Is this too bold? We all suck as moms! Do you know how I know this? Because I feel like I am hanging onto life by only my pinky fingernail most of the time.
I look around and see all these women who dress beautifully, have gorgeous hair and perfect makeup, toting around their three toddlers all dressed in Gymboree and Baby Gap. And then there are the impecable mature ladies whose children are all grown up and they are still making five course dinners for their husbands every night and their baseboards are perfectly dusted.
A few years ago, one of those moms who I had always viewed as “having it all together” looked at me and said, “I don’t know how you do it! You just seem to have it all together!” What in the what???? I live my life so I know first hand that the last thing I have is “it all together!”
I am 97% convinced that 93.4% of what we do as mothers is to help alleviate our mom guilt! We somehow think if we can do one thing really awesome that other moms will see, it makes up for every other sucky thing we do to mess up our children’s lives.
I have three school age children and I teach 3rd grade. I have spent years trying to trick my children into not realizing I work. If they believe that, I have some ocean front property in Wyoming to sell them. I overdo everything trying to keep up the appearance that I am supermom. And if you believe that I’m a supermom, I have even more ocean front property just for you.
Case in point… Last year, my daughter had a role in her high school musical. Apparently, there is some kind of tradition at her school that parents provide meals for students in the musical during the two weeks before the show so they can stay longer to rehearse. One of the moms, who must have a lot of time on her hands, organized all the meals and called all the other moms to ask them to bring food. Because my daughter was a freshman, I was new to this tradition. I was asked to bring cookies for their dinner one night.
“Can I bring cookies on November 12? Sure! I’d love to!”
“Four dozen? Absolutely! No problem!”
That’s what I said out loud. What I didn’t say, but that was going through my head was, “Dammit! I just volunteered to bring four dozen cookies to rehearsal on the second night of parent/teacher conferences! How do I get myself into these things?”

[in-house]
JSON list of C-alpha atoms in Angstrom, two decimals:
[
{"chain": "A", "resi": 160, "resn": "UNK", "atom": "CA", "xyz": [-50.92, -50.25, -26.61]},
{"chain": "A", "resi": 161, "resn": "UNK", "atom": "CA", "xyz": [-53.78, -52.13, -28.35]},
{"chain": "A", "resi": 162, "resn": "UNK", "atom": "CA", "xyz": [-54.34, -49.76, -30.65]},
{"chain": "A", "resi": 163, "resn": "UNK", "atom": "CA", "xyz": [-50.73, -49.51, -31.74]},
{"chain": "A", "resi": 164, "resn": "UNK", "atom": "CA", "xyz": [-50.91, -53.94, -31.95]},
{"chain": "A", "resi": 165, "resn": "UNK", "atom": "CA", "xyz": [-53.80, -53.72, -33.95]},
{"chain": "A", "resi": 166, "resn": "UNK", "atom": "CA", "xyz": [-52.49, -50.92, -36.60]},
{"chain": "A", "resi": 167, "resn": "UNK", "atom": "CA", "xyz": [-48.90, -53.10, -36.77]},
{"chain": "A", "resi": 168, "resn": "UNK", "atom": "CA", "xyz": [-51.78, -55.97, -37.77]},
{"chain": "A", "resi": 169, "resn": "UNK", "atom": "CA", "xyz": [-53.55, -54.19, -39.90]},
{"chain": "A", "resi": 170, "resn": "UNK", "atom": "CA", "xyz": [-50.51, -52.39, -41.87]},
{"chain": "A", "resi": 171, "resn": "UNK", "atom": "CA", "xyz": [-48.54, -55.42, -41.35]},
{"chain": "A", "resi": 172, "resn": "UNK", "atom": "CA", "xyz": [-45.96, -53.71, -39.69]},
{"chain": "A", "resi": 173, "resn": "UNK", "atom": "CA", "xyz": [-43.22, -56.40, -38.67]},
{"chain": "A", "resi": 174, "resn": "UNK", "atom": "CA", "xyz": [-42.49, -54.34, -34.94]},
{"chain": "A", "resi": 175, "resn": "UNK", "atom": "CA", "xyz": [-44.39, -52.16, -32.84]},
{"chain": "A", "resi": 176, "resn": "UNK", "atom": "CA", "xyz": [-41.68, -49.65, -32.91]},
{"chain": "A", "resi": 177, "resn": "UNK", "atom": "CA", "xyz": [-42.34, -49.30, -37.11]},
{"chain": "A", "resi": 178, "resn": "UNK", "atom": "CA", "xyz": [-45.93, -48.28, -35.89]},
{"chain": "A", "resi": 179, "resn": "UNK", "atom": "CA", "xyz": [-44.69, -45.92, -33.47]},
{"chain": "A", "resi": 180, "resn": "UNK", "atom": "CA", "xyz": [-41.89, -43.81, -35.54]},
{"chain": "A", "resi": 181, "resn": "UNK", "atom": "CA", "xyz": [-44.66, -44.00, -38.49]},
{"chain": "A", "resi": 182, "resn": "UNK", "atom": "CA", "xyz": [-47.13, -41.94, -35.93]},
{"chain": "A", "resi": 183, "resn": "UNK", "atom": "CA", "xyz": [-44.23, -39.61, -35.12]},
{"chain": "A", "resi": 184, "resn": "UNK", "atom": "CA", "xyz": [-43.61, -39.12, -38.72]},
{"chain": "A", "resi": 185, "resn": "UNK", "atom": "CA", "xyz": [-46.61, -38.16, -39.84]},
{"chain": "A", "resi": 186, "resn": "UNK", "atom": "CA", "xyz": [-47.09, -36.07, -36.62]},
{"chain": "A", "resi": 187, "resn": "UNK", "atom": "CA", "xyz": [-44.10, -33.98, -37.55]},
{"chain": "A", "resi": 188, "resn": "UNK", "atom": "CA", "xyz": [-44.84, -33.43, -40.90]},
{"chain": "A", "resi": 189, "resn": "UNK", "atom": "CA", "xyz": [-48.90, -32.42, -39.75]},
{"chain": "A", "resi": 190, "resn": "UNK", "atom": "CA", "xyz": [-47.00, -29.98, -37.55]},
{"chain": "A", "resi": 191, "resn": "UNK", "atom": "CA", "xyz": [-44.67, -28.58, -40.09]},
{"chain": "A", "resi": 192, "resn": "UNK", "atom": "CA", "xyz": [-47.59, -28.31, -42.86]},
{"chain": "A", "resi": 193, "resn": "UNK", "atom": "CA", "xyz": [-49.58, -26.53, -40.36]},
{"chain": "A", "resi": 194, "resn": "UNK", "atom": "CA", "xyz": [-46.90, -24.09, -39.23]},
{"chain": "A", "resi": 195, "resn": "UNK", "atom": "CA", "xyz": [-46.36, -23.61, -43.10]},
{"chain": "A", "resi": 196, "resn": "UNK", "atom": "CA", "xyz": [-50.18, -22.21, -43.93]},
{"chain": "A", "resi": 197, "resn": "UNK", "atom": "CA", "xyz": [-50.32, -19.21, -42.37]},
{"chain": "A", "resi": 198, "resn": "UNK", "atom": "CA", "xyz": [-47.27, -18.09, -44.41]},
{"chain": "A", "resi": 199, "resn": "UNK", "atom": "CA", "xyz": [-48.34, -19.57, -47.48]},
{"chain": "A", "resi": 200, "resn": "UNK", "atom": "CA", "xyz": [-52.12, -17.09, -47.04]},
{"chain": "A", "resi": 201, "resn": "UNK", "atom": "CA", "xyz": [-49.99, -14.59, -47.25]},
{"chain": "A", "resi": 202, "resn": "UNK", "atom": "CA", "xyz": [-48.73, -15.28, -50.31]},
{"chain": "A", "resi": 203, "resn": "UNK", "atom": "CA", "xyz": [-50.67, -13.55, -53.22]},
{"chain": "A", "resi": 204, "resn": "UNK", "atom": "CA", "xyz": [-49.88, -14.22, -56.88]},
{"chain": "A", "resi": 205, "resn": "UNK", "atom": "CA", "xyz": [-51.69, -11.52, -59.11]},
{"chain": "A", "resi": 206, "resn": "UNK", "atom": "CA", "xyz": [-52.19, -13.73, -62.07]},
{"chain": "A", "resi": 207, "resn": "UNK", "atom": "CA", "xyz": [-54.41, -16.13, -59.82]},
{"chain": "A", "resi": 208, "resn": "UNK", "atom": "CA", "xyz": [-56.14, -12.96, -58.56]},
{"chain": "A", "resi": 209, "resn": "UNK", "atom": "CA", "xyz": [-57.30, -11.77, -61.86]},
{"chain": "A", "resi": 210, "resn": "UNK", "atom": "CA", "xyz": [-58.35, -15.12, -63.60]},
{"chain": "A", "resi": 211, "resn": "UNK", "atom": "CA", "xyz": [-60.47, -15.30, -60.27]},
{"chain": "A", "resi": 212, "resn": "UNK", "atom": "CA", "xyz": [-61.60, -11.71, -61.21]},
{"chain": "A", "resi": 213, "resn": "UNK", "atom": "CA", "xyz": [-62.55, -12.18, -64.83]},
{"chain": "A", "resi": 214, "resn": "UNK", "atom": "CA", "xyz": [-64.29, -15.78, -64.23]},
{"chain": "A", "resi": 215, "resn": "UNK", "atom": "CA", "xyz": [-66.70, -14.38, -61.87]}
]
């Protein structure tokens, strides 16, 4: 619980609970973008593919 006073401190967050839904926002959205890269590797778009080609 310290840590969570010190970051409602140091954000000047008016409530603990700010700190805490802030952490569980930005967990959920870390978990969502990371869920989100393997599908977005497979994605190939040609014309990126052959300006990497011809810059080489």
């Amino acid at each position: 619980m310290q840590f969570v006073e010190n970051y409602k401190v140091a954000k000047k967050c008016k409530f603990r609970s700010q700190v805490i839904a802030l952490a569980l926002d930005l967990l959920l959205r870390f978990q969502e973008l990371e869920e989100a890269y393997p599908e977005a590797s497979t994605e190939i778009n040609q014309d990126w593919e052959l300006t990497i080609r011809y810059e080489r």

I’ll tell you how. Because I would rather stay up ’til midnight making homemade cookies and then scheduling my conferences around delivering homemade cookies to the high school than to admit that I am not supermom and I can’t do it all!
So the time came. I had a choice. I could buy a couple packages of Oreos and admit that I am no supermom. Or I could come home from night one of parent/teacher conferences and stay up ’til midnight to make my seriously killer homemade chocolate chip cookies. I’m not above bragging… if I wasn’t a teacher, I would probably be a famous chocolate chip cookie baker. Was there really a choice here? Oreos are for wimps! Killer chocolate chip cookies are for my kids!
The next day, I went over to the high school with a full platter of four dozen of the most beautiful, best-tasting chocolate chip cookies you’ve ever seen! My conferences had gone a little longer than I’d planned, so I was about 20 mintues late delivering my cookies. I pictured kids swarming me when they saw the offering I’d so lovingly (and let’s face it…vainly) created. I envisioned teenage eyes rolling in the backs of their heads when they tasted the best chocolate chip cookies they had ever been priveleged to eat.
As I walked into the choir room where dinner was being held, I saw it… a table chock full of cookies, some homemade, most not. Packages upon packages of Oreos all empty! I realized that teenagers can snarf down a meal in 6 minutes and 30 seconds flat, and my being twenty minutes late meant that I got there 13 mintues and 30 seconds after everyone had finished. My heart sank as I realized that probably no one was going to eat my perfect ratio of chocolate chips to dough. I also discovered that if given a choice between the world’s best chocolate chip cookie and an Oreo, a teenager will choose an Oreo 8 times out of 10. I placed my platter on the table, found my daughter and asked her to bring home the empty tray home when rehearsal was over, and went back to finish my conferences.
Three hours later when my daughter came home, she was carrying a tray full of 3 ½ dozen chocolate chip cookies. I may or may not have eaten two dozen cookies all by myself that night. Don’t judge. I’d just been through two days of parent/teacher conferences which is pretty much a teacher’s semi-annual exhaustion, and I’d spent hours the night before making a product that can’t even compete with the Oreo… damnit! Now I want Oreos!!!